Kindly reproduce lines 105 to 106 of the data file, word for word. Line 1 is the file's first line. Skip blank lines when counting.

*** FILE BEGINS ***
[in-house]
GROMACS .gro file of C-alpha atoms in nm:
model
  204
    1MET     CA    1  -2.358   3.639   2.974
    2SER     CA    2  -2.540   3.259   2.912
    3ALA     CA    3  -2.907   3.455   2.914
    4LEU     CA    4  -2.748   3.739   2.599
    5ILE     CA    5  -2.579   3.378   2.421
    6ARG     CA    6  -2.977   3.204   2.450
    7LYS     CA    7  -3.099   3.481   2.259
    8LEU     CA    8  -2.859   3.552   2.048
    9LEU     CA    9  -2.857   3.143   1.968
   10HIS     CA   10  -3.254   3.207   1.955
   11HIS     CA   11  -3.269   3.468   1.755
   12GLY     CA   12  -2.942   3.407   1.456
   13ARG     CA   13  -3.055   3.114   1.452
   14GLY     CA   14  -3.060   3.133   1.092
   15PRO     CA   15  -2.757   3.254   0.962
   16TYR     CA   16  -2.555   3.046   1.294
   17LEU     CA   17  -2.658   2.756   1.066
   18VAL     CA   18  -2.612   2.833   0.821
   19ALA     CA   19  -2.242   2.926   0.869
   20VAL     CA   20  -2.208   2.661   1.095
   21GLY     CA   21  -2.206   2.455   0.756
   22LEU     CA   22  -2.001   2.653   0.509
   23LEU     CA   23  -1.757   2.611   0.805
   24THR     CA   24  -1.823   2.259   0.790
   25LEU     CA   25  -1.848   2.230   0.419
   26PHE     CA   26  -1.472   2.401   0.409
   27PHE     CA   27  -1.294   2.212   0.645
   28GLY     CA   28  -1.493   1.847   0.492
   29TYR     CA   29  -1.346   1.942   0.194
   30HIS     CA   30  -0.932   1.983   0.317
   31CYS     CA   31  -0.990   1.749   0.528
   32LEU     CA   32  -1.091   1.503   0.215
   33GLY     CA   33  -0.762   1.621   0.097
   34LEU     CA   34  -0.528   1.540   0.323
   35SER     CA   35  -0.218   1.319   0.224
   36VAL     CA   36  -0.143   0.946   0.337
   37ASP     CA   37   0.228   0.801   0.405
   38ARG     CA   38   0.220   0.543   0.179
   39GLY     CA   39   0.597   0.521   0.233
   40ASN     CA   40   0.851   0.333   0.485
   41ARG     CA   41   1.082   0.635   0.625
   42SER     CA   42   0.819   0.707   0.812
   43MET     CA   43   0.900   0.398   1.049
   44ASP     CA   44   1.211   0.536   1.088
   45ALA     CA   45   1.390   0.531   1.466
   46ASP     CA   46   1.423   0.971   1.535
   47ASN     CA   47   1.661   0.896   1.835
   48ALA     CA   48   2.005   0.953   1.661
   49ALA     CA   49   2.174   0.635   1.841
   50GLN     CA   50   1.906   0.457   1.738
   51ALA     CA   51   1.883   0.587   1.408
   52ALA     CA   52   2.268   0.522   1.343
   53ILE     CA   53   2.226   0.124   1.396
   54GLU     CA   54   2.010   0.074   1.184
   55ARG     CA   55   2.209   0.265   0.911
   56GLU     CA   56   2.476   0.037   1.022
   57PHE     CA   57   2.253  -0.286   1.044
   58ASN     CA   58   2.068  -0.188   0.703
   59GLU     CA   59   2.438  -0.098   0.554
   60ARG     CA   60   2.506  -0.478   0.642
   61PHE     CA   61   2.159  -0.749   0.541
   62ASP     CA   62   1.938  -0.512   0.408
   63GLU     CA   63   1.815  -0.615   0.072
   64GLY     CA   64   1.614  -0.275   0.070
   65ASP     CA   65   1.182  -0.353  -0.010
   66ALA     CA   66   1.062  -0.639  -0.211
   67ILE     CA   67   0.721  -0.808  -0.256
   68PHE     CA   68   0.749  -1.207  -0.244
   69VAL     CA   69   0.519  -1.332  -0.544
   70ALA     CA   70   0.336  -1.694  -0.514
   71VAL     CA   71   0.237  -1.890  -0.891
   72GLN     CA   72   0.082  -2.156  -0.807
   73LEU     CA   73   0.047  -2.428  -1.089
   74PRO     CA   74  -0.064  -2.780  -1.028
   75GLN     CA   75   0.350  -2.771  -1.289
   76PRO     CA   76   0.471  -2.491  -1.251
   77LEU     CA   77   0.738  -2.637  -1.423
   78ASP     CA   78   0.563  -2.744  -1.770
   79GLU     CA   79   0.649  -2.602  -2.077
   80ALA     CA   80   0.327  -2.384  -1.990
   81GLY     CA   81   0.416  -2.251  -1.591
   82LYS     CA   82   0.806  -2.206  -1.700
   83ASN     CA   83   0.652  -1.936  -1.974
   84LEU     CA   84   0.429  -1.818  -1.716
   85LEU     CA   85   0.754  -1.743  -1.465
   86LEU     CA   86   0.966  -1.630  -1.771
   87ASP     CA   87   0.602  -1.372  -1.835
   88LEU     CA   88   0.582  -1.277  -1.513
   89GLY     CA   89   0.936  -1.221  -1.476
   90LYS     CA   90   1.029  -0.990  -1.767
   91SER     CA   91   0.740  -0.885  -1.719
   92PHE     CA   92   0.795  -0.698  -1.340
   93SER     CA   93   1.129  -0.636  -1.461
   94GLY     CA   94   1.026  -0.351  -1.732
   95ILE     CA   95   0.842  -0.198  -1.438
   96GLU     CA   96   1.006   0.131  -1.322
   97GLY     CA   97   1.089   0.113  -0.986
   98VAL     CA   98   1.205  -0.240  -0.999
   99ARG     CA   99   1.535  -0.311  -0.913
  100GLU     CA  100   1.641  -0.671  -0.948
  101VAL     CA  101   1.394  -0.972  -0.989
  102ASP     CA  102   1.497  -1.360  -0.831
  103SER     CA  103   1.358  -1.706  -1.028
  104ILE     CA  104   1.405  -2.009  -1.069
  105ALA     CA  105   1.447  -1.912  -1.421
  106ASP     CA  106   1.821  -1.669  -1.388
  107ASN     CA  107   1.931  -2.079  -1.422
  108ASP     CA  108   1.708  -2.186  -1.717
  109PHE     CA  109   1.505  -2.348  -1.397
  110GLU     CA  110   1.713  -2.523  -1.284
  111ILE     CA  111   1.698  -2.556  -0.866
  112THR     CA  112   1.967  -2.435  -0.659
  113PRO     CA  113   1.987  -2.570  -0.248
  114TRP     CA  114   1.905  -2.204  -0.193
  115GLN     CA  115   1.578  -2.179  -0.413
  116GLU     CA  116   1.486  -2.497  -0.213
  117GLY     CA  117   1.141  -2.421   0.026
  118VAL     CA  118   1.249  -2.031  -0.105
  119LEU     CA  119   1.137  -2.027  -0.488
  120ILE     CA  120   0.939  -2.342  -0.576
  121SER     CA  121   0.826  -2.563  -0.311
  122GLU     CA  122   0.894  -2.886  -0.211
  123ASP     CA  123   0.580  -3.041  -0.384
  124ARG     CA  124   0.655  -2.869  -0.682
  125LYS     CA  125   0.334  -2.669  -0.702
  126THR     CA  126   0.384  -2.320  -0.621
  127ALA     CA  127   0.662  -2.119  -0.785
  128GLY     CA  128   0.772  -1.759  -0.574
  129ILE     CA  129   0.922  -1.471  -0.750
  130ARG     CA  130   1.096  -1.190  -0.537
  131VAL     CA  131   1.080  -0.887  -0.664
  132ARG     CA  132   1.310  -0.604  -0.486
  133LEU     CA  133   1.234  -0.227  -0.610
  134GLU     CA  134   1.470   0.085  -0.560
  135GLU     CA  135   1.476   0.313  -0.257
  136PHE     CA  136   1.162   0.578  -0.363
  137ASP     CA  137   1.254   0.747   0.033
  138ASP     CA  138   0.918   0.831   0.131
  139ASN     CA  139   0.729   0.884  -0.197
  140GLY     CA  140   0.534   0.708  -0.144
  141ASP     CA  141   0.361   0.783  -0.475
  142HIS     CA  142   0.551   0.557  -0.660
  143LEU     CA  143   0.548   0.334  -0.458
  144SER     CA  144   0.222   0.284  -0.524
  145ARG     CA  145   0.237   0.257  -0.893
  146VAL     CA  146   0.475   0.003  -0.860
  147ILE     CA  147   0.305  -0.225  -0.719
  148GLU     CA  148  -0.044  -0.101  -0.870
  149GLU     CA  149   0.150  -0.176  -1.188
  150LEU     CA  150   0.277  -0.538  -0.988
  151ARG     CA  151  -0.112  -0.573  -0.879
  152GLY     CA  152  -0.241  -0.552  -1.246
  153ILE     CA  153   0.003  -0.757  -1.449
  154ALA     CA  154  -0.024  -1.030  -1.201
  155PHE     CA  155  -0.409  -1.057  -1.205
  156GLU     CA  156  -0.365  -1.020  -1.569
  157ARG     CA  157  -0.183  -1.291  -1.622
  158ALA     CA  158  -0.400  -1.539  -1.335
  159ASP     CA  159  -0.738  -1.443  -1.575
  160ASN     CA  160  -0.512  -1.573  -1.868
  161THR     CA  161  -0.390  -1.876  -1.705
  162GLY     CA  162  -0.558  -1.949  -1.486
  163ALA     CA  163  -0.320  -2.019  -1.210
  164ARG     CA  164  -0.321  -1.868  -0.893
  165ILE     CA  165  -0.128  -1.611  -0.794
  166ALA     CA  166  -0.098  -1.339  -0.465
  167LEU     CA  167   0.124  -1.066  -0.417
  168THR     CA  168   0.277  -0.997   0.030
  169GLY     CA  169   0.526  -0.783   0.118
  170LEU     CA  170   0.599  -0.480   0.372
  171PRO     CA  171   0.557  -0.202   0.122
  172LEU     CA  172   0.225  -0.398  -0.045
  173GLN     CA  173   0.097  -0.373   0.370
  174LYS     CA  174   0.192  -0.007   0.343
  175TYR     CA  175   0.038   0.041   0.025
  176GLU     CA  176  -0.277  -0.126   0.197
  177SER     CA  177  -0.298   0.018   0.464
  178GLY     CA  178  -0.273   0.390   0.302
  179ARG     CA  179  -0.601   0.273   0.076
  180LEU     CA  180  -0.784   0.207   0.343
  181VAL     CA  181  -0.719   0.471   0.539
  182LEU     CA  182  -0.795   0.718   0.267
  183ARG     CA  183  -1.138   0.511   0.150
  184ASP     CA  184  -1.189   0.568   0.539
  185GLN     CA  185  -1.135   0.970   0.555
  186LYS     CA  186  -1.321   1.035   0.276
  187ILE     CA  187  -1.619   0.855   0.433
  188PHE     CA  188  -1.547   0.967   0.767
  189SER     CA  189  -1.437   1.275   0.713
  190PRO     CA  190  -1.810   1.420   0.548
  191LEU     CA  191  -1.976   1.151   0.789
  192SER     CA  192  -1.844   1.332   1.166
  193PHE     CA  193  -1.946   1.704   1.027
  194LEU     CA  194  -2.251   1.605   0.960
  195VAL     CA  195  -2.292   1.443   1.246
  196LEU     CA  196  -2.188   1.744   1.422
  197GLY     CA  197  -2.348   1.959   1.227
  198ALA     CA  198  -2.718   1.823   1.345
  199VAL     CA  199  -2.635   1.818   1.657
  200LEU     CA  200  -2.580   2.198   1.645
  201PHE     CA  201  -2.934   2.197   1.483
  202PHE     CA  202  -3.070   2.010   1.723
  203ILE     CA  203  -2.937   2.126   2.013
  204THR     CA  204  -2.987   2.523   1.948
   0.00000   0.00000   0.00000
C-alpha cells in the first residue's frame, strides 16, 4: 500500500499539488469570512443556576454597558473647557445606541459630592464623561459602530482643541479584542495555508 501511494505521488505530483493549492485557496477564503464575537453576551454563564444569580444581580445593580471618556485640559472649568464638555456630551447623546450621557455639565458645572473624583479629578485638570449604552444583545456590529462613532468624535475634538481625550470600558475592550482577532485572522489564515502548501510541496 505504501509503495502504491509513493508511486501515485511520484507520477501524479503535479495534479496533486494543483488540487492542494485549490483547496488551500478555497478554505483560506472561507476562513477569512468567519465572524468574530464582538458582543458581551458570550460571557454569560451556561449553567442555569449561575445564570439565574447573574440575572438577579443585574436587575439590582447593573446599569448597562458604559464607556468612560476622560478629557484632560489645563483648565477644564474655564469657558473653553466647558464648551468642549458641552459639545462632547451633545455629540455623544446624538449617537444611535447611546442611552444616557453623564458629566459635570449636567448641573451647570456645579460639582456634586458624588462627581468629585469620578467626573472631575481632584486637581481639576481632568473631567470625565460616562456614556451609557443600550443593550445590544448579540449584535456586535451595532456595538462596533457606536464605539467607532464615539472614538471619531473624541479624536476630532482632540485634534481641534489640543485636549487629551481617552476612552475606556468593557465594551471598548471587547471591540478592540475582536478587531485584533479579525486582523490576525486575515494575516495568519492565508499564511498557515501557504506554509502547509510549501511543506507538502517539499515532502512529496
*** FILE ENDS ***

  101VAL     CA  101   1.394  -0.972  -0.989
  102ASP     CA  102   1.497  -1.360  -0.831